[1] Singh, P., Deschrijver, D., & Dhaene, T. (2013, December). A balanced sequential design strategy for global surrogate modeling. In 2013 Winter Simulations Conference (WSC) (pp. 2172-2179). IEEE.

[2] Singh, P., Van Der Herten, J., Deschrijver, D., Couckuyt, I., & Dhaene, T. (2017). A sequential sampling strategy for adaptive classification of computationally expensive data. Structural and Multidisciplinary Optimization55(4), 1425-1438.

Sampling with lines

Point-based sampling can be extended a dimension further (literally) to sampling with lines. Space-filling curves have been explored in the past in the form of the Hilbert and Peano curves. These can essentially be thought of as single-shot or one-shot line-based designs. Building upon such curves as initial design, traversing the Voronoi edges of the tessellation of the initial design results in a sequential line-based space-filling design (see images on the right for the initial design and sequential sampling).

Each edge in the Voronoi tessellation can be assigned a weight, comprising of an exploration metric (proportional to the hypervolume of the Voronoi cells sharing the edge) and an exploitation metric (proportional to the non-linearity of the Voronoi cells sharing the edge). Dijkstra’s shortest path algorithm is then used to formulate a path from the current location to the destination (a location selected using the space-filling maximin criterion).

Owing to the geometry of Voronoi tessellations, the edges (and consequently the paths) can be jagged in character. Smoothing operations can yield more amenable paths based on the application. The Voronoi Edge Traversal (VET) algorithm has been successfully applied for formulating paths for near-field measurement probes [1]. The Hilbert curve as an initial design in conjunction with the global surrogate modeling algorithm described above has been used for designing wireless signal strength measurement paths for automated guided vehicles (AGVs) [2]. Measurement using drones or adaptive paths design for drones is also an interesting application area.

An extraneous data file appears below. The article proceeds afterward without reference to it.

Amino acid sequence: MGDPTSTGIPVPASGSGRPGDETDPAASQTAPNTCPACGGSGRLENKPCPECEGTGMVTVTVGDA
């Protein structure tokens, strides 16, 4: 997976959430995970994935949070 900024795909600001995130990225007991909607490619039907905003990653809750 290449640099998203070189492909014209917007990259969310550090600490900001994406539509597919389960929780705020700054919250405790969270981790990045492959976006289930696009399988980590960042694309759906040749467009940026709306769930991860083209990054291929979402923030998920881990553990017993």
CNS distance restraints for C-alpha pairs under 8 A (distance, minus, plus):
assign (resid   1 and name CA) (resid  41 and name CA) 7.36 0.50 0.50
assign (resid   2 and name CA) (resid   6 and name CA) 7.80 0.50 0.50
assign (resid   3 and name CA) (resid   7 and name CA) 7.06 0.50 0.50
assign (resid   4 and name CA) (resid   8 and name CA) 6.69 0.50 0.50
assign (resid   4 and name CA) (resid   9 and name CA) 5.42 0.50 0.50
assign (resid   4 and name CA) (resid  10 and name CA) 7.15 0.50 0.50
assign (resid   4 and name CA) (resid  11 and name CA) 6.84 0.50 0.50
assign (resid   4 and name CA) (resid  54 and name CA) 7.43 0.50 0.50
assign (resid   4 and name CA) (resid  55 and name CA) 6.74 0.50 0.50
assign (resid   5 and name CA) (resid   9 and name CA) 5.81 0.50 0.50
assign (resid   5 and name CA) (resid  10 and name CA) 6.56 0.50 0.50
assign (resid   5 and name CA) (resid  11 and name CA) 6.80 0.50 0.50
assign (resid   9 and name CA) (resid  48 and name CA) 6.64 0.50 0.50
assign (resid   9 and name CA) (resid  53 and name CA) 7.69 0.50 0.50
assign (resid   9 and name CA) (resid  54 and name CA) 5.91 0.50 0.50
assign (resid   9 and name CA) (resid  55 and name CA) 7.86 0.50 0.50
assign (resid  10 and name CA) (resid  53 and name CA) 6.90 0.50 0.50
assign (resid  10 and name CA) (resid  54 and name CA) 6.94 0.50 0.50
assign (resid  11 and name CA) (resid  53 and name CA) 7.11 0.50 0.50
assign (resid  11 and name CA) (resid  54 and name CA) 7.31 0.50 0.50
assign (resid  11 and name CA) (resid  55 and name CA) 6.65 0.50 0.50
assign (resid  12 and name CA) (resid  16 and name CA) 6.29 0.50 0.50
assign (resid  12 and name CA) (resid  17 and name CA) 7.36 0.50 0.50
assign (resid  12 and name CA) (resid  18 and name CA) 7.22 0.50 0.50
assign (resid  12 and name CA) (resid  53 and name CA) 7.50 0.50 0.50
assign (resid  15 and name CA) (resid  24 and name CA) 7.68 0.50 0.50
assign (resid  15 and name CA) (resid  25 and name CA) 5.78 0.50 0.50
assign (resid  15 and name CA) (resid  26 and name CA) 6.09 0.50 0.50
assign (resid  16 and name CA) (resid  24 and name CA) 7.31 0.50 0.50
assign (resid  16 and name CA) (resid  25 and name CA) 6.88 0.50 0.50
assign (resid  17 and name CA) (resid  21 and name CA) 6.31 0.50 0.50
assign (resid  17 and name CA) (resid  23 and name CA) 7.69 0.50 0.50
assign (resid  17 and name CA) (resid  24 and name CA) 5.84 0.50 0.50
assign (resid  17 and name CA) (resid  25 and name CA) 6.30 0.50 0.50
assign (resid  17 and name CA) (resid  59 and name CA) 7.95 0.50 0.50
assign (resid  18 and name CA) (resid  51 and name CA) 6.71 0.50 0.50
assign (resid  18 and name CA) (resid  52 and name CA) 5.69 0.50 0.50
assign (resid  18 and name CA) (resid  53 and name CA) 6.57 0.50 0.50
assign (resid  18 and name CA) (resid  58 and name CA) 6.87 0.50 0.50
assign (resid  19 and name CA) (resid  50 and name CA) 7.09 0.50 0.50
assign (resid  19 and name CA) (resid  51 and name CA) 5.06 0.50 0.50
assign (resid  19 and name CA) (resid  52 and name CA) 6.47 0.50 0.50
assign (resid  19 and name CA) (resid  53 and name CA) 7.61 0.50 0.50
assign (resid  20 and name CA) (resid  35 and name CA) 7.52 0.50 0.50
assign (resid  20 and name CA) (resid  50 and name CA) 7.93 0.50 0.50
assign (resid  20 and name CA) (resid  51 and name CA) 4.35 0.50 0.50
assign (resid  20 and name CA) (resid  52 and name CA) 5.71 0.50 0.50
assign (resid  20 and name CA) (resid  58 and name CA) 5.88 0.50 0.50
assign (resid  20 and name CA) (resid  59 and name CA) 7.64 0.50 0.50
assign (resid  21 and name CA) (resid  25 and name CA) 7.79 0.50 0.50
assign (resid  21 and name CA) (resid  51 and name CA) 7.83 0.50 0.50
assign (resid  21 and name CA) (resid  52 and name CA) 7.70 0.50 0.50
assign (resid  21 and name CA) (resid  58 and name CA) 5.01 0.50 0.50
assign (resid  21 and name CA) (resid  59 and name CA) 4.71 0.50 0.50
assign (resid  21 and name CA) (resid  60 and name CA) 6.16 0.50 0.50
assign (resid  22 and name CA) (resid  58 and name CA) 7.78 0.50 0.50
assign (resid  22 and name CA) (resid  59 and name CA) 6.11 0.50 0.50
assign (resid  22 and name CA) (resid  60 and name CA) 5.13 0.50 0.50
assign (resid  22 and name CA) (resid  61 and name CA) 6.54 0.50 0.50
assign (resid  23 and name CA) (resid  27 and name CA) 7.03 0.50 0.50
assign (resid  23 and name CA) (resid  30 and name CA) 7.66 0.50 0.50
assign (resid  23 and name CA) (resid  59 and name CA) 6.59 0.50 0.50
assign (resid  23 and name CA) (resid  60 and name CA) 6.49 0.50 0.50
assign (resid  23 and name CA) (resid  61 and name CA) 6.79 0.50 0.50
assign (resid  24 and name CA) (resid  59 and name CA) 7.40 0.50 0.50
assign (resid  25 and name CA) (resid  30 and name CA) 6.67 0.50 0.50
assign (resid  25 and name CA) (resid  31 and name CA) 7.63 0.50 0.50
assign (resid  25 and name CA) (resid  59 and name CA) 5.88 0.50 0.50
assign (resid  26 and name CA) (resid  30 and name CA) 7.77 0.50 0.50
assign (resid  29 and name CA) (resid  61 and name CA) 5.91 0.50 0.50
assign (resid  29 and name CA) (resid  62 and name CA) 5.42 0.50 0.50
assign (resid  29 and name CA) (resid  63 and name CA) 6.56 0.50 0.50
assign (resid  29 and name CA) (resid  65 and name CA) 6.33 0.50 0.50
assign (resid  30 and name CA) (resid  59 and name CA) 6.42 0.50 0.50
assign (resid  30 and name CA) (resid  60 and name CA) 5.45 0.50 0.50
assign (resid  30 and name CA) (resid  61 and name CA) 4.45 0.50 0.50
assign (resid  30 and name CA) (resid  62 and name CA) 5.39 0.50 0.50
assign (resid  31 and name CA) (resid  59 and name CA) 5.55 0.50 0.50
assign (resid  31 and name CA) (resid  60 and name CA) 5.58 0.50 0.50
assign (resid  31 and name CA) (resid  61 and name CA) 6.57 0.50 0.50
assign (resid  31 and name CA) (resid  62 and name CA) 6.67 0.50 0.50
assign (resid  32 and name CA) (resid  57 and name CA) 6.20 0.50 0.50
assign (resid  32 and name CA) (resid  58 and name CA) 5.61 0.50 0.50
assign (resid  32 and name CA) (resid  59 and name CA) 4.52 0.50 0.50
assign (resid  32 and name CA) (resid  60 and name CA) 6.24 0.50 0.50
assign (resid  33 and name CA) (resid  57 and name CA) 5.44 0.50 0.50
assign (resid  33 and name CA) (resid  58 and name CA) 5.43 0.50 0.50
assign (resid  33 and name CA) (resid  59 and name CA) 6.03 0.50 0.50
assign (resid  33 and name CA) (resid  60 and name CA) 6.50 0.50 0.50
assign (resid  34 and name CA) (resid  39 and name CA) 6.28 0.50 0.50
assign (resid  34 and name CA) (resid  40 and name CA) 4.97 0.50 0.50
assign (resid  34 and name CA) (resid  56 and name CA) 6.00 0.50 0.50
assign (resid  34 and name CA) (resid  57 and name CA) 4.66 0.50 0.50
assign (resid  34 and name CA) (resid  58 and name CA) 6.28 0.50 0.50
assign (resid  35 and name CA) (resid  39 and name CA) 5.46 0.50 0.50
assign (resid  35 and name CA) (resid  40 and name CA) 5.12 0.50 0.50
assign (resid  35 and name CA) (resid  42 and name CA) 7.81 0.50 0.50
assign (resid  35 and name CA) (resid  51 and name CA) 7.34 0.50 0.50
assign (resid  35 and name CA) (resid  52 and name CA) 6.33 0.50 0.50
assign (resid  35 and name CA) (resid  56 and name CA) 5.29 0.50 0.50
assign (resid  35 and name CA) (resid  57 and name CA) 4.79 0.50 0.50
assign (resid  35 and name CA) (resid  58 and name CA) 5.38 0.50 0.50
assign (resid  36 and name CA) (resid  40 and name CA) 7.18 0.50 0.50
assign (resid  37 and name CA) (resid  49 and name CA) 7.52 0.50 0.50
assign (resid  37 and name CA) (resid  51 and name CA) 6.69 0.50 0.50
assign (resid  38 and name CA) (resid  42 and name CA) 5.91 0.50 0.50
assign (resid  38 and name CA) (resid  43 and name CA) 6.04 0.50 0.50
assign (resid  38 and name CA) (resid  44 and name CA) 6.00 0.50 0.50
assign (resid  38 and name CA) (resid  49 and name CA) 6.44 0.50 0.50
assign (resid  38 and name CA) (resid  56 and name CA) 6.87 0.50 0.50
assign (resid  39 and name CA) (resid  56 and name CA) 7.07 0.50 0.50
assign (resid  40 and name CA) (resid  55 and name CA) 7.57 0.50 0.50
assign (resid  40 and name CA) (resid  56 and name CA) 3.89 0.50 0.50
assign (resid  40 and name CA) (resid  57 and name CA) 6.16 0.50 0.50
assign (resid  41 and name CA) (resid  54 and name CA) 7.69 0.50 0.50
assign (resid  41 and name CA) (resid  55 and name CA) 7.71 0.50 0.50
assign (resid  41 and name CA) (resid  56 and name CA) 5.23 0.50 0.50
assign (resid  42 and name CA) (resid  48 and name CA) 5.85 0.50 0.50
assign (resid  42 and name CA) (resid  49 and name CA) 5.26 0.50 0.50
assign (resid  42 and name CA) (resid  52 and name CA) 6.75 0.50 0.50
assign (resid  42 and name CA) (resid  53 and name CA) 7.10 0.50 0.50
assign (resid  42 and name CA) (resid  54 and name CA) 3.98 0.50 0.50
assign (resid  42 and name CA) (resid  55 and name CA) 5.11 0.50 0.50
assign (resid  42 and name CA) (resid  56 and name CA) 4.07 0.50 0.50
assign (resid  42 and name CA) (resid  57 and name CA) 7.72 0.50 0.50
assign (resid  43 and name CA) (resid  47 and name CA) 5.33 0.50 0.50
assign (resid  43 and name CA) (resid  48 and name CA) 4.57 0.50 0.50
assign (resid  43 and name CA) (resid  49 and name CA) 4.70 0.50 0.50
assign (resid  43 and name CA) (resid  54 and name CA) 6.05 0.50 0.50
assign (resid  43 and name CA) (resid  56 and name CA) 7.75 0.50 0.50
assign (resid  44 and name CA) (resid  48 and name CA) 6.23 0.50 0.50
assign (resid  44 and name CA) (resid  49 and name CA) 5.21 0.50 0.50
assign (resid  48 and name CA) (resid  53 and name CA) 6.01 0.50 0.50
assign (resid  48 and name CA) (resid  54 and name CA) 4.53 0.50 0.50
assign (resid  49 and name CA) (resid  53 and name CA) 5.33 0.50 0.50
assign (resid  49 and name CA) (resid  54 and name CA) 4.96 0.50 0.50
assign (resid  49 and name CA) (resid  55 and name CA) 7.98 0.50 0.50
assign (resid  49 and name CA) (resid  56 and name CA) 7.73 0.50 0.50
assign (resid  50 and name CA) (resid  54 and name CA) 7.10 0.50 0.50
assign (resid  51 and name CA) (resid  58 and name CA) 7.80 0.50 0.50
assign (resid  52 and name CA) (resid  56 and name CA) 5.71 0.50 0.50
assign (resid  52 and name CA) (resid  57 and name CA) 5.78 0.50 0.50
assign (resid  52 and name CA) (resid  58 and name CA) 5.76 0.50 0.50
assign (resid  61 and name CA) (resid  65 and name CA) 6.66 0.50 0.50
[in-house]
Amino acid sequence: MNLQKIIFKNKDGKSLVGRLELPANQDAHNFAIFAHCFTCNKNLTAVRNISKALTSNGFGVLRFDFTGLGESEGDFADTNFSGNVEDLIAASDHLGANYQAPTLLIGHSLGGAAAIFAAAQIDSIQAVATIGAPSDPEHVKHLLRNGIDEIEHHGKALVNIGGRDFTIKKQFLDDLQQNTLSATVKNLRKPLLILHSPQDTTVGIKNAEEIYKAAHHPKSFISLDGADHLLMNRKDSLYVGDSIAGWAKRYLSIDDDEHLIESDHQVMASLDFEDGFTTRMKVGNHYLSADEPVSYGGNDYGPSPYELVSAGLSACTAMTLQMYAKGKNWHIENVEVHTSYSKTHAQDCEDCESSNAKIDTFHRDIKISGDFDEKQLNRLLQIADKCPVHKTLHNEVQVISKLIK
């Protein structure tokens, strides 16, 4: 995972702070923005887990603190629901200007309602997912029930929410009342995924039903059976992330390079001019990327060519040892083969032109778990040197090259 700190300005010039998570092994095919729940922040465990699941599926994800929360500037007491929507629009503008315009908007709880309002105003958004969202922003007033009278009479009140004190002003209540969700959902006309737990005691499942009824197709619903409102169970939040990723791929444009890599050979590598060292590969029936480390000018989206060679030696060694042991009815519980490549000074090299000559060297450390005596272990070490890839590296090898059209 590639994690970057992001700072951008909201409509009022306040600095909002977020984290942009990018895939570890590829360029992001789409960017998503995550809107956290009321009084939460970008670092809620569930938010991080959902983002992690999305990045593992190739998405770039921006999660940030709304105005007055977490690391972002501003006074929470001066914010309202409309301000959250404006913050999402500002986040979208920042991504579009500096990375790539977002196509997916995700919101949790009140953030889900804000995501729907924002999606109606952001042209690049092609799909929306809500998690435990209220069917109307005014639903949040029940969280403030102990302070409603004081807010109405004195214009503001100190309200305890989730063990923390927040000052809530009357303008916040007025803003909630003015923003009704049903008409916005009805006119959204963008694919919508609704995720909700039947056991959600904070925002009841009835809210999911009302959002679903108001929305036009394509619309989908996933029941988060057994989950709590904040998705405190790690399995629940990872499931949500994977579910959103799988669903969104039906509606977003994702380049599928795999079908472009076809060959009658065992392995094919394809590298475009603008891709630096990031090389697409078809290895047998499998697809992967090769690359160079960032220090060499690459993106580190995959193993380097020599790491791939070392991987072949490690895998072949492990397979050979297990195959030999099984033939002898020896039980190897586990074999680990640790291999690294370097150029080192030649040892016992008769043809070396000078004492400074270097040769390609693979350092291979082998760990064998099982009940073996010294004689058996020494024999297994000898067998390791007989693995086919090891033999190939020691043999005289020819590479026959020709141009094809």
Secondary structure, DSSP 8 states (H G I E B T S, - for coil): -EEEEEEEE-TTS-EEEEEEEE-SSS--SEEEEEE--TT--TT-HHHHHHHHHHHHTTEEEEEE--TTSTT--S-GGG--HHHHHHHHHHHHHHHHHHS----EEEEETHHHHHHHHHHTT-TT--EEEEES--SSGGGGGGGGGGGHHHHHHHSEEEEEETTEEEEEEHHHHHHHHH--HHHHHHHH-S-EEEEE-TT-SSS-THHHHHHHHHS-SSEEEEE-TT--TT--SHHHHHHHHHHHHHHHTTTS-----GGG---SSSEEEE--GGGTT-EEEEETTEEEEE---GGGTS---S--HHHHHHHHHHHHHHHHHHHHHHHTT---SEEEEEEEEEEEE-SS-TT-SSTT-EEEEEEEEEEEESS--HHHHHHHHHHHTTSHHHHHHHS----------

[1] Singh, P., Claeys, T., Vandenbosch, G. A., & Pissoort, D. (2016). Automated line-based sequential sampling and modeling algorithm for EMC near-field scanning. IEEE Transactions on Electromagnetic Compatibility59(2), 704-709.

[2] Gong, X., Trogh, J., Braet, Q., Tanghe, E., Singh, P., Plets, D., … & Joseph, W. (2016). Measurement-based wireless network planning, monitoring, and reconfiguration solution for robust radio communications in indoor factories. IET Science, Measurement & Technology10(4), 375-382.

Quasi-Optimal Regions / Hotspot Detection / The Inverse Problem

The inverse problem of inferring regions in the input space corresponding to a known output range can also be viewed as a sampling problem. The sampling algorithm must select samples in the input space with a high probability of lying in the specified/desired output range. The generalized probability of improvement (gPoI) sampling metric [1] computes the probability of a candidate sample having an output/response value within the specified range, using a PDF provided by a Gaussian process/Kriging surrogate model. Candidate samples that maximize this metric characterize the hotspot. 

The inverse problem can also be cast as a classification problem. Each desired range can form a class, and then the solution of the inverse problem involves characterizing the class boundaries [2]. This can be done using an adaptive classification algorithm.

[1] Singh, P., Deschrijver, D., Pissoort, D., & Dhaene, T. (2013). Accurate hotspot localization by sampling the near-field pattern of electronic devices. IEEE Transactions on Electromagnetic Compatibility55(6), 1365-1368.

[2] Singh, P., Deschrijver, D., Pissoort, D., & Dhaene, T. (2013). Adaptive classification algorithm for EMC-compliance testing of electronic devices. Electronics Letters49(24), 1526-1528.

[3] Singh, P., Van Der Herten, J., Deschrijver, D., Couckuyt, I., & Dhaene, T. (2017). A sequential sampling strategy for adaptive classification of computationally expensive data. Structural and Multidisciplinary Optimization55(4), 1425-1438.